I met CeePil last summer in Bristol, where he was painting the back of the legendary Tap and Barrel Pub for Upfest 2018 alongside Smok and ShitOne. When I knew I was going to travel to Ghent, I asked him to meet for an interview and he invited me over to DOK, an amazing factory-turned-cultural-center where we sat for a cup of coffee…
When I asked locals what’s giving Ghent its edge, they all replied that Ghent is a rebellious city. I’ve spoken with artists, students and middle-aged people from different backgrounds and interests and, although each one understood this trait slightly differently -stubbornness, vanguard, insurgency, critical thought, independence, unconventionality-, they all agreed in portraying Ghent as a city that can’t be -and won’t be- anyhow controlled.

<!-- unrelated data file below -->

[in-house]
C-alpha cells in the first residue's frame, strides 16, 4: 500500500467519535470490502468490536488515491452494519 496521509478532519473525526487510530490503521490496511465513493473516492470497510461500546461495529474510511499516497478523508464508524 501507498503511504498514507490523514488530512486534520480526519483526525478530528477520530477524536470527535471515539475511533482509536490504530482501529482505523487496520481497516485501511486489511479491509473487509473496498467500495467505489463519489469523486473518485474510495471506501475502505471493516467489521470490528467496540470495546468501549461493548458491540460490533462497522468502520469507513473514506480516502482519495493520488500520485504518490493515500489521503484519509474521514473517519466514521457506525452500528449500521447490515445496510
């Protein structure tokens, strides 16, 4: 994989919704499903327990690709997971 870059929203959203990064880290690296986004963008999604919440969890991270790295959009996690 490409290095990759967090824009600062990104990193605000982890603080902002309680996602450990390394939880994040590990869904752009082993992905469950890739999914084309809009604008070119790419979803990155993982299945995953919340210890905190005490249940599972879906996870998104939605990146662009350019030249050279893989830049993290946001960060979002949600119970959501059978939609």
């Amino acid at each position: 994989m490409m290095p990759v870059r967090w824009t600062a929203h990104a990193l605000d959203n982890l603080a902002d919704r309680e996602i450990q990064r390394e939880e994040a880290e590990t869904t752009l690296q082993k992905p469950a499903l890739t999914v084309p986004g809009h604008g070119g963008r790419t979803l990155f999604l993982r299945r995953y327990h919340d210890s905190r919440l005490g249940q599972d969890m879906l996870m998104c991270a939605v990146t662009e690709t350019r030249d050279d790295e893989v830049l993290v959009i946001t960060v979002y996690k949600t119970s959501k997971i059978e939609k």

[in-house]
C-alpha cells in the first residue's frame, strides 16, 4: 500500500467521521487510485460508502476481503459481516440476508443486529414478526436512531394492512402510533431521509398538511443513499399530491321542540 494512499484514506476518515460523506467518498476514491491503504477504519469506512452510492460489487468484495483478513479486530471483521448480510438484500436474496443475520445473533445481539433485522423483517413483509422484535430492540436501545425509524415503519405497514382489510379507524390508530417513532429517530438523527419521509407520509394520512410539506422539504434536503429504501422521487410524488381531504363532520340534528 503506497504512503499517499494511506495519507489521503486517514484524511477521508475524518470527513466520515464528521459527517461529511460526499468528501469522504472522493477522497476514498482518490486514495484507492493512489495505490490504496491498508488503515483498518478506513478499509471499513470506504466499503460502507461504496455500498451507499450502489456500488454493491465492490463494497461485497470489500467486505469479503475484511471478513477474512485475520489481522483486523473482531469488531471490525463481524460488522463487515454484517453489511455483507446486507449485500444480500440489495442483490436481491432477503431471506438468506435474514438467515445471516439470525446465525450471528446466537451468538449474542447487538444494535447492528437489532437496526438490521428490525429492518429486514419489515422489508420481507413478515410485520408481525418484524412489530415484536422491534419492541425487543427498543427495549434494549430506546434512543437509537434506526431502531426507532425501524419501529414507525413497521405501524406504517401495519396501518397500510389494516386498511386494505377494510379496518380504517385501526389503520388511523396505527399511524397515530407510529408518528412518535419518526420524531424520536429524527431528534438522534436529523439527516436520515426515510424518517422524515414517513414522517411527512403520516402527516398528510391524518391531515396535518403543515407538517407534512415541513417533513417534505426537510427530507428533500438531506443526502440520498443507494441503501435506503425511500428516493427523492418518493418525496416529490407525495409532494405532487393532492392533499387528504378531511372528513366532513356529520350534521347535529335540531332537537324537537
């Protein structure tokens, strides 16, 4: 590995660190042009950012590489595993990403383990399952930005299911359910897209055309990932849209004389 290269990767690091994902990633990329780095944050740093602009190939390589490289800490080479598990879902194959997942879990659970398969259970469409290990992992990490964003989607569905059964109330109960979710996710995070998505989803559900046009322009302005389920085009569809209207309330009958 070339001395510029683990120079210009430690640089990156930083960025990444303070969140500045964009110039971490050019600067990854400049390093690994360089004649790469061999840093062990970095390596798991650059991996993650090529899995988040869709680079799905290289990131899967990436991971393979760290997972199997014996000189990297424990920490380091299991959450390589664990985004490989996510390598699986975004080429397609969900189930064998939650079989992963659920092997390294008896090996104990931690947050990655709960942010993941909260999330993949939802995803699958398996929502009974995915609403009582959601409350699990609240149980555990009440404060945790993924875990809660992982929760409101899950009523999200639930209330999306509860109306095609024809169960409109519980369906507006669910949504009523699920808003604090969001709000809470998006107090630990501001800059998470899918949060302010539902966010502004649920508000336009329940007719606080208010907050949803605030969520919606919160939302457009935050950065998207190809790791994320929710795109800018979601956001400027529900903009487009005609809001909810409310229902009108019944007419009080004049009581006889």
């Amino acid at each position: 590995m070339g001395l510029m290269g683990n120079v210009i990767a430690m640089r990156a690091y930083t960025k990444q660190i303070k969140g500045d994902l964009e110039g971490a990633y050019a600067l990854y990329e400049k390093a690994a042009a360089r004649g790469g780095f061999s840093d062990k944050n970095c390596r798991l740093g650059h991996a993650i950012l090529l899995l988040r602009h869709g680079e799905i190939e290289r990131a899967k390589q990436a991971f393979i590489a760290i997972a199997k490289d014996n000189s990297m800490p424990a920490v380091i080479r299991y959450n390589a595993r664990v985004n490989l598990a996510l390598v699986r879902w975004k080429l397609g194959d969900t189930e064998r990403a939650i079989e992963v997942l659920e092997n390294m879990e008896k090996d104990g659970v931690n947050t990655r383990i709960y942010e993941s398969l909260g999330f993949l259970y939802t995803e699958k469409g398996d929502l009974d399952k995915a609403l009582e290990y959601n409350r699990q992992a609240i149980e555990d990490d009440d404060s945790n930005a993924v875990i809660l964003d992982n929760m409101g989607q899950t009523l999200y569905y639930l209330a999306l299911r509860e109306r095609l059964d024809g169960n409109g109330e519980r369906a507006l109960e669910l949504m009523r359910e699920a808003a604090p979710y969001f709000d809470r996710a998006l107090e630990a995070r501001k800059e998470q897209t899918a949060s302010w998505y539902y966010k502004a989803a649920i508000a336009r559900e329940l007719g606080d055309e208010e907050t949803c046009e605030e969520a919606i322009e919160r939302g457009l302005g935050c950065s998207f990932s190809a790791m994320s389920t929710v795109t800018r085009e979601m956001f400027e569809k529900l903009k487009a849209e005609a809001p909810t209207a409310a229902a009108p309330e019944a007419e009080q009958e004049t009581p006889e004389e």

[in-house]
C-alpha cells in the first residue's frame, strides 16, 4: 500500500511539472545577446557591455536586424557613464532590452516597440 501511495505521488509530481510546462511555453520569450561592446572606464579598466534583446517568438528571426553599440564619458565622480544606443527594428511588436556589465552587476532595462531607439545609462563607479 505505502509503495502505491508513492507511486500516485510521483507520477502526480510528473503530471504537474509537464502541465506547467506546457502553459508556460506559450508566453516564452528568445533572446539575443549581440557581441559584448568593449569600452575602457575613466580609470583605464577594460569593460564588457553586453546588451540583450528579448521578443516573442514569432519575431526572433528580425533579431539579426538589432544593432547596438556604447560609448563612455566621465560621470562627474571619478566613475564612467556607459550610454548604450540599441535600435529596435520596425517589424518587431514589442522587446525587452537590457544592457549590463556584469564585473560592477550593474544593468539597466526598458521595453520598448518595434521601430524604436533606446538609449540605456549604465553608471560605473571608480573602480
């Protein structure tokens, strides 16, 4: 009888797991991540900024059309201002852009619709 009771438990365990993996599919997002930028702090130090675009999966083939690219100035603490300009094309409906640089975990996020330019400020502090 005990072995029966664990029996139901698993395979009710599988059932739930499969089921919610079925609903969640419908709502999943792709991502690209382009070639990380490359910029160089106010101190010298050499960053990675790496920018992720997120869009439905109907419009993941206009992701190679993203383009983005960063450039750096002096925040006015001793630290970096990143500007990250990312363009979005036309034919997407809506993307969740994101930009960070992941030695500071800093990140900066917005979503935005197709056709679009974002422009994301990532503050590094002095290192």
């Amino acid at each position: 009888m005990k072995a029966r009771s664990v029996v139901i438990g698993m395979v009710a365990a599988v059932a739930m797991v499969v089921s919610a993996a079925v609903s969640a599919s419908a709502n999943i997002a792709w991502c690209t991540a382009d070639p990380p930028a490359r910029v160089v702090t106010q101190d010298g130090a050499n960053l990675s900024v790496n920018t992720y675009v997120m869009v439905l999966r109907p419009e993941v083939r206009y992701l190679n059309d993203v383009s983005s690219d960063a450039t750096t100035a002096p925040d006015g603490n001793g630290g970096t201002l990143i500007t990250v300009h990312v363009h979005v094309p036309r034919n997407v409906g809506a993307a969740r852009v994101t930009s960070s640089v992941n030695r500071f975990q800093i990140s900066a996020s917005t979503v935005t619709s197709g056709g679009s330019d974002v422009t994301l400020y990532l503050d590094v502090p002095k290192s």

Unlike many other cities, Ghent’s street art legacy developed from the bottom-up, rooted in the passion of local artists and their connections to international artists whom they invited to paint.
The Royals were bathing in Oostende since the 19th century, but this seaside resort on the Belgian coastline is even older: it was an ancient fishermen village, which rose to the status of town back in 1265.
More recently, Oostende is standing out thanks to an enticing programme of contemporary and urban art events. I was there to attend the street art festival The Crystal Ship and I made the most out of my week in Oostende by also doing some street-art-unrelated things, such as: